August 29, 2018
Fellow students, acupuncturists, and health enthusiasts: I have one question for you, when was the last time that you laughed? I don’t mean the respectful chuckle you show your boss, or the polite giggle offered to strangers in conversation. I mean knee slapping, gut clenching, tear-jerking laughter that takes physical resistance to be held back. If the last time you remember such a guffaw is childhood, I encourage you to incorporate laughter into your daily routine. The health benefits are immense and it’s truly one of the most satisfying expressions of emotion a person can feel!
Laughter may appear to be a cause and effect phenomenon. First comes the happy or funny event, and then a smile or laugh follows. However, the “Facial-Feedback Hypothesis”, a long-held theory put forth by Charles Darwin states that the outward expression of an emotion such as laughing or smiling, intensifies the feeling. According to Darwin’s theory, even the simulation of the expression alone will arouse the feeling in our minds. On the other end of this theory, suppressing laughter by frowning for example, will lessen the humor being felt (Darwin, 1872). In short, if you can simulate the physical expressions of laughter, the same feel-good signals will be sent to the brain. The brain does not distinguish between fake or real laughter. This means that a person can receive the same effects from fake laughter as they can from spontaneous or real laughter (Weil, 2011).
Building on this idea of fake laughter having positive benefits, is Laughter yoga. Established by Dr. Madan Kataria, Laughter Yoga relies not on humor, but on laughter exercises designed solely for reaping the benefits of laughing. The therapy involves movement, breathing, and lots of staged laughter, in a group, which in practice becomes wildly contagious and very real! Attending a Laughter Yoga session is a huge mood boost, building a sense of community, and overall joy. Interested in finding a club? If you’re in the Bay Area, there are clubs in San Francisco and Sacramento that are free and open to the public. Check out this link if you want to learn more: https://laughteryoga.org/.
A meta-analysis on the effects of laughter on the body was conducted by Ramon Mora-Ripoll in 2011. The paper highlighted the extensive physiological and psychological impacts of laughter below:
- Exercises and relaxes muscles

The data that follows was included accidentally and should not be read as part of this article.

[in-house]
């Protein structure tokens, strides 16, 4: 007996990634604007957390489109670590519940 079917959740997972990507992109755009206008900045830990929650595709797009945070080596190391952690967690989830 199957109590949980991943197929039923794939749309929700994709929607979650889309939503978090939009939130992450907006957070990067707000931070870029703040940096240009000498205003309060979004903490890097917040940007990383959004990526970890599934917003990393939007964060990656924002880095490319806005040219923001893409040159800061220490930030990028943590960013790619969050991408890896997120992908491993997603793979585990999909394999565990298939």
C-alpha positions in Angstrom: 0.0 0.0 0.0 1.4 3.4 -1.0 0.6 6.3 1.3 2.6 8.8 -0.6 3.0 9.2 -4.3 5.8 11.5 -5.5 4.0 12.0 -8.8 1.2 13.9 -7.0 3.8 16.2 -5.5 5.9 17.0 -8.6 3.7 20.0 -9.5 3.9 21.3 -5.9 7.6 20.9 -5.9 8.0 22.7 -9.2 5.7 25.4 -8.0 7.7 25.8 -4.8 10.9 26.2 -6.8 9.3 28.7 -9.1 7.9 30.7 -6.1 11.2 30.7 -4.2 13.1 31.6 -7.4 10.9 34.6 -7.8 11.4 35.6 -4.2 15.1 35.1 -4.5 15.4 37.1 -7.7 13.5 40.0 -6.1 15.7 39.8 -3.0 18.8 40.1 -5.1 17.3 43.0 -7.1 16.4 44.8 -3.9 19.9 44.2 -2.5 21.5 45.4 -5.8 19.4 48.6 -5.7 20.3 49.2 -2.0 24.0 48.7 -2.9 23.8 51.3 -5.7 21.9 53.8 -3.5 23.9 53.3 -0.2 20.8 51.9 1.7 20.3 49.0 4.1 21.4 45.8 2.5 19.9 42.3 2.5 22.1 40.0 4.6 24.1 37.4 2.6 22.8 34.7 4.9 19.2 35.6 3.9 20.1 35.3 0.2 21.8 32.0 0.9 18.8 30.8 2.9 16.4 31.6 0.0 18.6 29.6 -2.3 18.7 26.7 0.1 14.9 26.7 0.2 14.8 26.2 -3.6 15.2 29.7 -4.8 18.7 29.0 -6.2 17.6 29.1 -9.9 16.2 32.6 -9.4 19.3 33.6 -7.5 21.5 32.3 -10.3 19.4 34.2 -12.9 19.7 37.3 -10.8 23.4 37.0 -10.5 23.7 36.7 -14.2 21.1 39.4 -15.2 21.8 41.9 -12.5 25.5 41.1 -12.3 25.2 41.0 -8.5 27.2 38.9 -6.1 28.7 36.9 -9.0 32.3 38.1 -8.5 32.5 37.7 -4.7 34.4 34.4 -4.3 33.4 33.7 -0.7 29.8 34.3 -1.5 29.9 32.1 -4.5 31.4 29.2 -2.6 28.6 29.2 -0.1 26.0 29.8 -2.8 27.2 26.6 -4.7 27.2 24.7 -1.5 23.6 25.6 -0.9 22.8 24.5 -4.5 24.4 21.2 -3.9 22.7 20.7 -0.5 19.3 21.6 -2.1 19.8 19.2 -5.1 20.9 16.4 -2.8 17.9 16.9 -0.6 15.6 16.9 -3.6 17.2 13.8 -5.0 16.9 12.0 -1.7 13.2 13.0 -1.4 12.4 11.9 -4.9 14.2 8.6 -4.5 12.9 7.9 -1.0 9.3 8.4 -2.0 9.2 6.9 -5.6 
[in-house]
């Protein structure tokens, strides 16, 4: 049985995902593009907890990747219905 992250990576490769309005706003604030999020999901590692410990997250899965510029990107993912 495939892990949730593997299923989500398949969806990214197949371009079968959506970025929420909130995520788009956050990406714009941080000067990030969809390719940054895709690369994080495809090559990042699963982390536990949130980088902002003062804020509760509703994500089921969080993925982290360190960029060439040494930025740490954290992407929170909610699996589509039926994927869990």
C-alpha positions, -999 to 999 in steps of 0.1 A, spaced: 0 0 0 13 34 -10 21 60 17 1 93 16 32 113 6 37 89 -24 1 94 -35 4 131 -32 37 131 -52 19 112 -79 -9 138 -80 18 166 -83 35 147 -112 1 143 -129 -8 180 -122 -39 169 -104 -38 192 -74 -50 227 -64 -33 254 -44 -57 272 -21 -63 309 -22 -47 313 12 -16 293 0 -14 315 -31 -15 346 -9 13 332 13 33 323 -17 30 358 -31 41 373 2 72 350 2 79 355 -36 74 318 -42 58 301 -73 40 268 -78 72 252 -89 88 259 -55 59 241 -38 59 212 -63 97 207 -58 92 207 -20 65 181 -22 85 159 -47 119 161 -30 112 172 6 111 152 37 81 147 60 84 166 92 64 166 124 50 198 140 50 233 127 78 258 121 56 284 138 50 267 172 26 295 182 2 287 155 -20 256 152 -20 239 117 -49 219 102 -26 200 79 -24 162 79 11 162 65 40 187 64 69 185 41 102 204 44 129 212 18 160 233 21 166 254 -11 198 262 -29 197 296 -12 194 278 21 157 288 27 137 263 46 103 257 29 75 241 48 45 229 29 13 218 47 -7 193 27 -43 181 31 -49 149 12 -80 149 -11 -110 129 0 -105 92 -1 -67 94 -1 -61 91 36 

- Improves respiration
- Stimulates circulation
- Decreases stress hormones
- Increases immune system defense
- Elevates pain threshold and tolerance
- Enhances mental functioning
- Reduces stress, anxiety, and tension
- Elevates mood, self-esteem, energy, and vigor
- Enhances memory, creativity, and problem-solving
- Improves interpersonal interaction, relationships, attraction, & closeness
- Increases friendliness, helpfulness, builds group identity, solidarity, and cohesiveness
- Promotes psychological well-being
- Improves quality of life & patient care
- Intensifies mirth and is contagious
Most people will never argue the beneficial effects of physical exercise on overall well-being. As shown in the lists above, laughter exhibits many of those same effects on both the body and mind and serves a purpose that should not be overlooked!
I urge you not to wait for a purpose to laugh but instead to laugh for a purpose. Today is the day to let go of past grievances and things that make your heart heavy; it’s truly as simple as you make it. Start with a laugh to lift your spirit. Watch a silly movie, reminisce with friends about the good old days, or simply talk to your local, neighborhood five-year-old and surely you will remember what it’s like to experience innocent, pure-hearted joy for life.
As soap is to the body, so laughter is to the soul. — Jewish Proverb
I’m a SoCal native with a love for sun, swimming, and street tacos. Public health is my background and acupuncture is my calling. I’m currently a candidate for the Acupuncture and Oriental Medicine Master’s degree at AIMC and am thrilled to soon be able to better serve my community. The journey to mind, body, and spirit healing is an adventure that I am nothing but honored to be embarking upon.
Mora-Ripoll, R. (2011). Potential health benefits of simulated laughter: A narrative review of the literature and recommendations for future research. Complementary Therapies in Medicine, 19(3), 170-177.
Weil, A. (2011). Spontaneous happiness (pp. 292-296). Hachette UK.
Charles, D., Paul, E., & Phillip, P. (1872). The expression of the emotions in man and animals (p. 366). Electronic Text Center, University of Virginia Library.
Official Laughter Yoga website: https://laughteryoga.org/